There is a fabulous book titled, Nix the Tricks: A guide to avoiding shortcuts that cut out math concept development. The book was written by a group of teachers who wish for teachers to seek coherence and understanding of mathematics rather than offering memorization procedures, short-cuts, and tricks. You can download the book in its entirety here FOR FREE! Unless you are a pre-kindergarten teacher, even a daycare provider in some cases, students come to you with pre-conceived ideas of math, many of which involve tricks. It's not always necessary to discount their ideas. Ryan Flessner, a Butler University professor, encourages students to actively problem solve, test out ideas, and make conjectures to develop their reasoning and explanations. Students are supported and encouraged to defend their method and justify their solutions. If they can't, their conjecture (which may have been a previously learned trick) is dissolved and learning continues as students construct new meaning and understanding as their ideas develop.

## Growth Mindset

Growth mindset was brought to the forefront through the groundbreaking work of Carol Dweck. She believes that everyone holds ideas about their own potential whether it be a fixed mindset or growth mindset or somewhere in between. Neuroplasticity, as mentioned earlier, has proven we can shift our perspective and change our mindset. Find a plethora of growth mindset resources on YouCubed here. For students the online students course is a great place to start! There is also a course for teachers too!

## Video of the Month

It is not about being the best IN the world, it is about being the best FOR the world!
Inspirational Video- Be a Mr. Jensen- MUST WATCH!!

## Keep Indiana Learning

Keep Indiana Learning (KInL) created by the Central Indiana Educational Service Center (CIESC) provides educators with an empowering collaborative community that will transform teaching and learning resulting in relevant, engaging, and equitable learning opportunities for all students. Supported by Educational Services of Indiana, they provide resources and professional learning where educators, families, and students can connect and learn from peers across the State of Indiana.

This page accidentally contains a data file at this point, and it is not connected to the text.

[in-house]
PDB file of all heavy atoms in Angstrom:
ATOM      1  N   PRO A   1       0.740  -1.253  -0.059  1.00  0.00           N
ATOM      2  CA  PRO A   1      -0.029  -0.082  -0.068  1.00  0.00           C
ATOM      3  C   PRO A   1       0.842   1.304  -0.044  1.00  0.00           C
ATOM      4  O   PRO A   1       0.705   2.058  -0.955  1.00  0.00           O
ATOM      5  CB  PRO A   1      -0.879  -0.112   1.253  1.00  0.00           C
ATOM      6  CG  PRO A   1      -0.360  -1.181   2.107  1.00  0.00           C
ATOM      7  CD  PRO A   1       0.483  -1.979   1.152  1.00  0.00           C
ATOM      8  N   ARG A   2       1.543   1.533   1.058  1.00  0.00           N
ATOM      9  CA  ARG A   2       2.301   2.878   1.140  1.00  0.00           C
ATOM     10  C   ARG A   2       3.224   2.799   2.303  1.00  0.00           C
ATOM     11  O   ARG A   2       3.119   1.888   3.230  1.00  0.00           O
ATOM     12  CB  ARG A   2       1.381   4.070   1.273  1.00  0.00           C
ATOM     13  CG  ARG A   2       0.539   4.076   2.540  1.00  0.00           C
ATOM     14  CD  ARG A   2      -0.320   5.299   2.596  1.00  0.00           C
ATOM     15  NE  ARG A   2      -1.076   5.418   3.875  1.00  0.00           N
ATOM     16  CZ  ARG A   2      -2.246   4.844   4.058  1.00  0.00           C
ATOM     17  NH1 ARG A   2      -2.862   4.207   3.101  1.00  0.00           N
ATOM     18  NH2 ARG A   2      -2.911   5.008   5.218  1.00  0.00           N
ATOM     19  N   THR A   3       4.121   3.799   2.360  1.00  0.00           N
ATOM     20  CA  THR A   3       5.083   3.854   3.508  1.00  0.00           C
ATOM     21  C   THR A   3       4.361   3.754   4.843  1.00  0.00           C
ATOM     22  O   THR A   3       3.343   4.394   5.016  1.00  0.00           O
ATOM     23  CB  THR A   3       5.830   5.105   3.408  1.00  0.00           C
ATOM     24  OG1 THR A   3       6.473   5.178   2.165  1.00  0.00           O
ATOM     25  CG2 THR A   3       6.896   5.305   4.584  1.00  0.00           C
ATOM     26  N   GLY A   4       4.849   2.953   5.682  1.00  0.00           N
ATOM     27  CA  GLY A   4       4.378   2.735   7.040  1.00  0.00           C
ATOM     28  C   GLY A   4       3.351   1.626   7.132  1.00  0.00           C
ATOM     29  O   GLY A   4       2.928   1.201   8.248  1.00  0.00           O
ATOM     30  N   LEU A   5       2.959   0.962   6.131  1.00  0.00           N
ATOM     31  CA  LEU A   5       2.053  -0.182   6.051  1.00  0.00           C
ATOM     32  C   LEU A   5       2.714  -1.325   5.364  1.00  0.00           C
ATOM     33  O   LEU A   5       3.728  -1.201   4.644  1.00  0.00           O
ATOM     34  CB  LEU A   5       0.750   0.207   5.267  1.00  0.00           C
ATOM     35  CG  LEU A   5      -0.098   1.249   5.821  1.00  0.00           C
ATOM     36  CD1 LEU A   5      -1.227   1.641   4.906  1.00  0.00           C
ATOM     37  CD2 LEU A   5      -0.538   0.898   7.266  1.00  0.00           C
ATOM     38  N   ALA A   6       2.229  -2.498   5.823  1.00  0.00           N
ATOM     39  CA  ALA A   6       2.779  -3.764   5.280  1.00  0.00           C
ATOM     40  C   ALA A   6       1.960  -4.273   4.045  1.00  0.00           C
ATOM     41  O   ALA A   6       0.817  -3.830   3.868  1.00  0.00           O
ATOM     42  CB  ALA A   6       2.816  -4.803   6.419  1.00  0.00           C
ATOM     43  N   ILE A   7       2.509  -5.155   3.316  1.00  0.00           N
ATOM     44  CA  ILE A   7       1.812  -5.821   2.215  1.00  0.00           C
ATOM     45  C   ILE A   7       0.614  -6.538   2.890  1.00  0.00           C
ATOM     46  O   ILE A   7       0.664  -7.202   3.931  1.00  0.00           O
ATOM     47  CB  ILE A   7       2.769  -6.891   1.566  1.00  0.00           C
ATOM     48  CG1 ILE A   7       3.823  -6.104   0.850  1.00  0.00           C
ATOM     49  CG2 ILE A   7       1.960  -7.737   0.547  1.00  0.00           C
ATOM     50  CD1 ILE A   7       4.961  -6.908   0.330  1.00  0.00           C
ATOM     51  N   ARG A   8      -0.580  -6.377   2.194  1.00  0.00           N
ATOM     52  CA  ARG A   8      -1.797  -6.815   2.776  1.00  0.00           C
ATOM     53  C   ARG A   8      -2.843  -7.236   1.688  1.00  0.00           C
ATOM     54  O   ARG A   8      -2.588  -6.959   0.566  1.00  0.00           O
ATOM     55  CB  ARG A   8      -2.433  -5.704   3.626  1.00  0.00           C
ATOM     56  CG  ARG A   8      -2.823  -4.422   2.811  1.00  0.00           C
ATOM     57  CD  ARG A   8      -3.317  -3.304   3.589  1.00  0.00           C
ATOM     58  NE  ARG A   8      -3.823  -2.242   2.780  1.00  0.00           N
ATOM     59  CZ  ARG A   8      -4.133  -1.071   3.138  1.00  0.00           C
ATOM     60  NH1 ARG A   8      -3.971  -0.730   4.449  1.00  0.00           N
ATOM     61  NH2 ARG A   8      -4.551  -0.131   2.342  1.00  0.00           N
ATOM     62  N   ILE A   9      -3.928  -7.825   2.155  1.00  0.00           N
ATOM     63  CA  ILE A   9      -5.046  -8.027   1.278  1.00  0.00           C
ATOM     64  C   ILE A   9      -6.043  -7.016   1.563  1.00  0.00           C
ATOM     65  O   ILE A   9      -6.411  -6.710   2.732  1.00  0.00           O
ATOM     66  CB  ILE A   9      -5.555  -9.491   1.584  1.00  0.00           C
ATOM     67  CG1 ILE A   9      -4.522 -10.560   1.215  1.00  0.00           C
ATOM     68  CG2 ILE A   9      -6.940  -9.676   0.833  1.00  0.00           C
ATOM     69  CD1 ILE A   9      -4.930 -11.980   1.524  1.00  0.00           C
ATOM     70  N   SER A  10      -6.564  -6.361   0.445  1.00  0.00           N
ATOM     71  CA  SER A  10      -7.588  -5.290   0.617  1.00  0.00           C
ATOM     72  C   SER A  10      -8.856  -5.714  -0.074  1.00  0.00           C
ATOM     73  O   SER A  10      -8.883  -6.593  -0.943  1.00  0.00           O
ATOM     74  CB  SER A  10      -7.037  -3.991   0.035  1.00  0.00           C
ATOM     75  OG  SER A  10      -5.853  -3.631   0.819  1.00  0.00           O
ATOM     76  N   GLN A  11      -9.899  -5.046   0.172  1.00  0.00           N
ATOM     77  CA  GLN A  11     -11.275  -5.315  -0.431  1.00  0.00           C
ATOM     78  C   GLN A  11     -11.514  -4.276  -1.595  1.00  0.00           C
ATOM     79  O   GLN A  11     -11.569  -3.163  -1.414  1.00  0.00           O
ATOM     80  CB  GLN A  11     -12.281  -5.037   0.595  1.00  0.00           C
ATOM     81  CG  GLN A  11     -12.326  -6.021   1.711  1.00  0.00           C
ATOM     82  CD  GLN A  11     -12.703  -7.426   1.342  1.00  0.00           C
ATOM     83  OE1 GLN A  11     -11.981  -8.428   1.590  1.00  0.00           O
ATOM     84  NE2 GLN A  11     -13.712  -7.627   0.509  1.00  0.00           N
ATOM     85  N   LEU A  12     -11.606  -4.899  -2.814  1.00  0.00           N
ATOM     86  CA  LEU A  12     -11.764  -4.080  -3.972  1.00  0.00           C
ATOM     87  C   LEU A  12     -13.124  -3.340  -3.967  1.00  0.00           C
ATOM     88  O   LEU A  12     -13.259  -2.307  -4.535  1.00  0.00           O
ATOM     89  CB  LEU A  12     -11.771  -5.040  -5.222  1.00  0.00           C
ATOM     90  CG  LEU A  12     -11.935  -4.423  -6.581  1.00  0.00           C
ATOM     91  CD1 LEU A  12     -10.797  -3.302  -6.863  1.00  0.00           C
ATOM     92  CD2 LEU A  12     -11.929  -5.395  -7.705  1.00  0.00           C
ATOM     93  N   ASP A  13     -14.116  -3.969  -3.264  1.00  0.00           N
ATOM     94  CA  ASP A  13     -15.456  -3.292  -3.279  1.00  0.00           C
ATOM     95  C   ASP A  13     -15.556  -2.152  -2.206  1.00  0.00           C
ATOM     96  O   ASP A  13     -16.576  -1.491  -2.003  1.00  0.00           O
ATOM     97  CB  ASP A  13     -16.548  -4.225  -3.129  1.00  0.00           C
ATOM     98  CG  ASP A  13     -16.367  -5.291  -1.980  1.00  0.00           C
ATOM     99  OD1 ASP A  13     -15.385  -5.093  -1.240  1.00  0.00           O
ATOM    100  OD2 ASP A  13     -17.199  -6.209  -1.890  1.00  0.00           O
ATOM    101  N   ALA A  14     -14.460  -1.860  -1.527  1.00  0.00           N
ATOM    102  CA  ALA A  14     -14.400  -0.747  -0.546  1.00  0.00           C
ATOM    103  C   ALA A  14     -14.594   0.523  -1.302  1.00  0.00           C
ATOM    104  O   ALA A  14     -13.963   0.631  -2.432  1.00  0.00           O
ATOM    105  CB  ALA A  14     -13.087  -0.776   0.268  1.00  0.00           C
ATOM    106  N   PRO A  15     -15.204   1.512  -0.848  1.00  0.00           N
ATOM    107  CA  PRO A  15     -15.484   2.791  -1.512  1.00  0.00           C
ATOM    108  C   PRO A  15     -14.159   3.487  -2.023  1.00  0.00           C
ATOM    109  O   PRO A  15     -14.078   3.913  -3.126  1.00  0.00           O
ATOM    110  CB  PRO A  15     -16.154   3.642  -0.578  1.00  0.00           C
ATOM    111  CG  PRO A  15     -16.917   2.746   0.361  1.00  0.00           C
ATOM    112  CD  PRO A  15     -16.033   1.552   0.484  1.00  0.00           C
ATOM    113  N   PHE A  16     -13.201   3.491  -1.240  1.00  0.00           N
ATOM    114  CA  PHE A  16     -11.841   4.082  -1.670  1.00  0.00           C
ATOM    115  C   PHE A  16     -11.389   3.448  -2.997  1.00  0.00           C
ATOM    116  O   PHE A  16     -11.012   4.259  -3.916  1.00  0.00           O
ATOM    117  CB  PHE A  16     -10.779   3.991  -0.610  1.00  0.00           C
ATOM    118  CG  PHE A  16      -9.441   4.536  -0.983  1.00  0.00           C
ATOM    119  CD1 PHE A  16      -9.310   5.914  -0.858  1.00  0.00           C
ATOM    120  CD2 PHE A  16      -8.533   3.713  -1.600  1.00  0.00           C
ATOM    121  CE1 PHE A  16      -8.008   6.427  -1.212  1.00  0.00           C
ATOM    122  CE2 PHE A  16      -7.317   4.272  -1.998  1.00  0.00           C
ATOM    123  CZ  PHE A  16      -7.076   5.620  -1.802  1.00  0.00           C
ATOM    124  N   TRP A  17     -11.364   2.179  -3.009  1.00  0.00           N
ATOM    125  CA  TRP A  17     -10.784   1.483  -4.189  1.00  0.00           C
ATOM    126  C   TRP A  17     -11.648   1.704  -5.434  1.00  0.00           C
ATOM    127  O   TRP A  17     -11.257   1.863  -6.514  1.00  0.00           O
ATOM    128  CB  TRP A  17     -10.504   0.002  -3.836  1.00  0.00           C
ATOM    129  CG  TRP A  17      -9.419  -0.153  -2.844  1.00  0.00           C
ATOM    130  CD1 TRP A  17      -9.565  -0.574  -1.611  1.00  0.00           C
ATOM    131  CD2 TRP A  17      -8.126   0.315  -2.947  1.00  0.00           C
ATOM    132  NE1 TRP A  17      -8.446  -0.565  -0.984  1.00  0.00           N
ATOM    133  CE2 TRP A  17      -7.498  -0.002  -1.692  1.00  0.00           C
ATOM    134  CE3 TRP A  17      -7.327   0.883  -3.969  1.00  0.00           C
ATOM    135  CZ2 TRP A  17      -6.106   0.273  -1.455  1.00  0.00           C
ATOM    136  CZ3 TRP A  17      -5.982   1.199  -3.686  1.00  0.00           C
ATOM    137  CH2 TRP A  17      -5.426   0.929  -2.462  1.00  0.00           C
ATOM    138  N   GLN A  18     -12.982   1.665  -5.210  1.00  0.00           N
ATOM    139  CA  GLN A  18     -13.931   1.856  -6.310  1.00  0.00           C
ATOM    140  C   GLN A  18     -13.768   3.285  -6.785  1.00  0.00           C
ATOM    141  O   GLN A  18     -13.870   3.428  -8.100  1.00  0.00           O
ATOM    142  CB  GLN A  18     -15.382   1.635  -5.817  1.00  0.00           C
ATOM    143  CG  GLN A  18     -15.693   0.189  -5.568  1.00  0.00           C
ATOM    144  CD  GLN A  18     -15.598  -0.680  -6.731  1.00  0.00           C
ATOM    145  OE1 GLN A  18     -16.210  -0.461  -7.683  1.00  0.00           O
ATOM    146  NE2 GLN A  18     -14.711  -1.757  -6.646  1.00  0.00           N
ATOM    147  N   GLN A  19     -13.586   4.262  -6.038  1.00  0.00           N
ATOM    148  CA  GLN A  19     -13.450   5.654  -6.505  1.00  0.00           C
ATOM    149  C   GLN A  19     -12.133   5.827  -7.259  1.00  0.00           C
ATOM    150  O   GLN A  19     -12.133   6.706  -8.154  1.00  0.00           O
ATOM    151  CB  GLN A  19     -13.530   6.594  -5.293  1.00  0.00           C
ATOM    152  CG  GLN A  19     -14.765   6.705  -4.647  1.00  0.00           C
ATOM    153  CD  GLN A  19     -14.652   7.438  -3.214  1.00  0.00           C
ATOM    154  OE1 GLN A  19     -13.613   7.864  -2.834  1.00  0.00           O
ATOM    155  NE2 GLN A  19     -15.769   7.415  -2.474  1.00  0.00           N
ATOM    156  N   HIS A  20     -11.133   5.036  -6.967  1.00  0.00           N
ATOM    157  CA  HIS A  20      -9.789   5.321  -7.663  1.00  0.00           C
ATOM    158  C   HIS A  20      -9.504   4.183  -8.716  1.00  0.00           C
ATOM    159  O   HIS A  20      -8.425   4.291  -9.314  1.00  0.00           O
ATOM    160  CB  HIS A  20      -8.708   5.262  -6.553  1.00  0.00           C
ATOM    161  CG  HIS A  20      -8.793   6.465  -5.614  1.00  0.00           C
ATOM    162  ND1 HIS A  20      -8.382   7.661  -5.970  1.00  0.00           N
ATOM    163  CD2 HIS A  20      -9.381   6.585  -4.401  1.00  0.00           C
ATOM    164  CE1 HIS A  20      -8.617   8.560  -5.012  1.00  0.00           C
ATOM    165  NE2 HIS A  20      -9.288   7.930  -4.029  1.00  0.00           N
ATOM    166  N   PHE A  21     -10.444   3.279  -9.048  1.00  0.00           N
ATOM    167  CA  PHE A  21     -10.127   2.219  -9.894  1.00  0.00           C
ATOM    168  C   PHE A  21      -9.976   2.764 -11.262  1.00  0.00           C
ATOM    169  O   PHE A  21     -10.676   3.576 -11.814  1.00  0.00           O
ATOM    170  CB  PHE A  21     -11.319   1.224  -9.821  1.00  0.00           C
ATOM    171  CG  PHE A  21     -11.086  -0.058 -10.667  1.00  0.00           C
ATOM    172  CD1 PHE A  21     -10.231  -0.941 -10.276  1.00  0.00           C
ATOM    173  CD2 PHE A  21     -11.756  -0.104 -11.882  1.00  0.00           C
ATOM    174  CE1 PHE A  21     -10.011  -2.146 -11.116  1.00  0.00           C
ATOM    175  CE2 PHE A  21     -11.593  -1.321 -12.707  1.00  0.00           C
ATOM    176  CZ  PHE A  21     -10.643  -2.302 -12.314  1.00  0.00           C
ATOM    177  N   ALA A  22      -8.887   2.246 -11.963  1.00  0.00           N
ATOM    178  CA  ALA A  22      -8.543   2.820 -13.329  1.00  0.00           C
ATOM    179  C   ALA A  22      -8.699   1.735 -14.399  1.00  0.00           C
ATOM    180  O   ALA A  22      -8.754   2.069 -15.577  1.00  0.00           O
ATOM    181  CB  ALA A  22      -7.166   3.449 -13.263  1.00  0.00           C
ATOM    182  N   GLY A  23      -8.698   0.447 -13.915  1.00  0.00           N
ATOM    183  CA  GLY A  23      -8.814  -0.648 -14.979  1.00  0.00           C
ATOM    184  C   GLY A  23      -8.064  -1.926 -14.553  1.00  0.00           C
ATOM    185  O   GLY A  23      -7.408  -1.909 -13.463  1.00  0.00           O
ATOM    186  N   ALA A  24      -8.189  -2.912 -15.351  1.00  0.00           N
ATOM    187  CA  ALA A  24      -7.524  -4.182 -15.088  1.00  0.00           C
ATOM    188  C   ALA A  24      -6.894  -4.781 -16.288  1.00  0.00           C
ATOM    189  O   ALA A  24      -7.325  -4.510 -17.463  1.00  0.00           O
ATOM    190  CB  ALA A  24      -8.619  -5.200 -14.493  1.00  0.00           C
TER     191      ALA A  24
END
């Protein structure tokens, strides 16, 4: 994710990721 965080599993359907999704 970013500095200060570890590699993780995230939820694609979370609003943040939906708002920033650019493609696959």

Interested in becoming a KInL contributor? KInL was designed to provide interactive, on-demand, professional development for leaders, educators, student service professionals, families, students, and community partners across Indiana. KInL has a desire to not only provide resources for education but also create a space for educators to connect, share, and learn. Through the GEER Grant, KInL ia ble to financially compensate contributors to their professional development library. Learn more about how you can be paid to contribute to KInL or contact Laurie Ferry at lferry@ciesc.org. Follow KInL on Twitter @KeepINLearning and use #KeepIndianaLearning

## 2021 Hoosier Association of Science Teachers Inc. and Indiana Council of Teachers of Mathematics Virtual Conference

Registration is now open for the 2021 HASTI/ICTM Virtual Conference being held on February 6-9, 2021. There will be great plenary speakers, over 80 breakout sessions/workshops, a virtual exhibit hall, and prizes and giveaways! Register here. The conference schedule has been set and you can catch a sneak peek here.

## Presidential Award for Excellence in Mathematics and Science Teaching

The nation's highest honors for teachers of science, technology, engineering, math, and computer science is now accepting nominations and applications. This year's awards will honor those teachers working in grades 7-12. The award recognizes those teachers that have both deep content knowledge of the subjects they teach and the ability to motivate and enable students to be successful in those areas. Nominate a Teacher! Nominations are now being taken through March 1, 2021. Applications for 7-12th grade teachers are now open and must be completed by April 1, 2021. Begin your application here.

## News from Assessment

IDOE's Office of Assessment has several resources available specific to classroom teachers.
Writing and Evaluating Items for Classroom Assessments
Title Con - Understanding and Interpreting ILEARN Data

## Tools for Teachers by Smarter Balanced

The Smarter Balanced Assessment system included standards-aligned assessments and tools like instructional supports, interim assessments, and summative assessments to support effective teaching and maximize learning for all students. Get your account started today!

Training is available for both teachers and administrators.

## News from Teaching and Learning

Empower@INspire is a new bi-monthly blast of the latest research and resources that are connected to the events and developments of teaching and learning in education. Subscribe today to feel empowered and inspired to meet the demands of education.

You can access all previous Empower2INspire blasts here.